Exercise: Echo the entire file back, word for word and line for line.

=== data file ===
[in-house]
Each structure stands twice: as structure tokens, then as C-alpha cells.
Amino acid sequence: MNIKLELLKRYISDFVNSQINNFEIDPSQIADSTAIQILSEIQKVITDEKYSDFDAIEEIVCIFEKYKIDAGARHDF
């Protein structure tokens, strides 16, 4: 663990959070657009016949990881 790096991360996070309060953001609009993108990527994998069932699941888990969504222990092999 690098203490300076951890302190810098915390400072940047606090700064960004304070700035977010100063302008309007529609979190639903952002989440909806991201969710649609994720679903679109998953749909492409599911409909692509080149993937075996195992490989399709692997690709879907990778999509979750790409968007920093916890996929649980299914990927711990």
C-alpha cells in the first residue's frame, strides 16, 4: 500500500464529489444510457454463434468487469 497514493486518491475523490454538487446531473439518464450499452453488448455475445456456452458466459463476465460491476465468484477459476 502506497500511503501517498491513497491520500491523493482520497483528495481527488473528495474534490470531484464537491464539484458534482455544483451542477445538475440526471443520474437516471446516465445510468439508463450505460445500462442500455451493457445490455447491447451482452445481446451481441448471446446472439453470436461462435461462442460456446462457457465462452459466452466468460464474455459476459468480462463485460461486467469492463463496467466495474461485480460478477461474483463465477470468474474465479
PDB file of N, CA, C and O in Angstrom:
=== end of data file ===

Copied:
[in-house]
Each structure stands twice: as structure tokens, then as C-alpha cells.
Amino acid sequence: MNIKLELLKRYISDFVNSQINNFEIDPSQIADSTAIQILSEIQKVITDEKYSDFDAIEEIVCIFEKYKIDAGARHDF
């Protein structure tokens, strides 16, 4: 663990959070657009016949990881 790096991360996070309060953001609009993108990527994998069932699941888990969504222990092999 690098203490300076951890302190810098915390400072940047606090700064960004304070700035977010100063302008309007529609979190639903952002989440909806991201969710649609994720679903679109998953749909492409599911409909692509080149993937075996195992490989399709692997690709879907990778999509979750790409968007920093916890996929649980299914990927711990």
C-alpha cells in the first residue's frame, strides 16, 4: 500500500464529489444510457454463434468487469 497514493486518491475523490454538487446531473439518464450499452453488448455475445456456452458466459463476465460491476465468484477459476 502506497500511503501517498491513497491520500491523493482520497483528495481527488473528495474534490470531484464537491464539484458534482455544483451542477445538475440526471443520474437516471446516465445510468439508463450505460445500462442500455451493457445490455447491447451482452445481446451481441448471446446472439453470436461462435461462442460456446462457457465462452459466452466468460464474455459476459468480462463485460461486467469492463463496467466495474461485480460478477461474483463465477470468474474465479
PDB file of N, CA, C and O in Angstrom: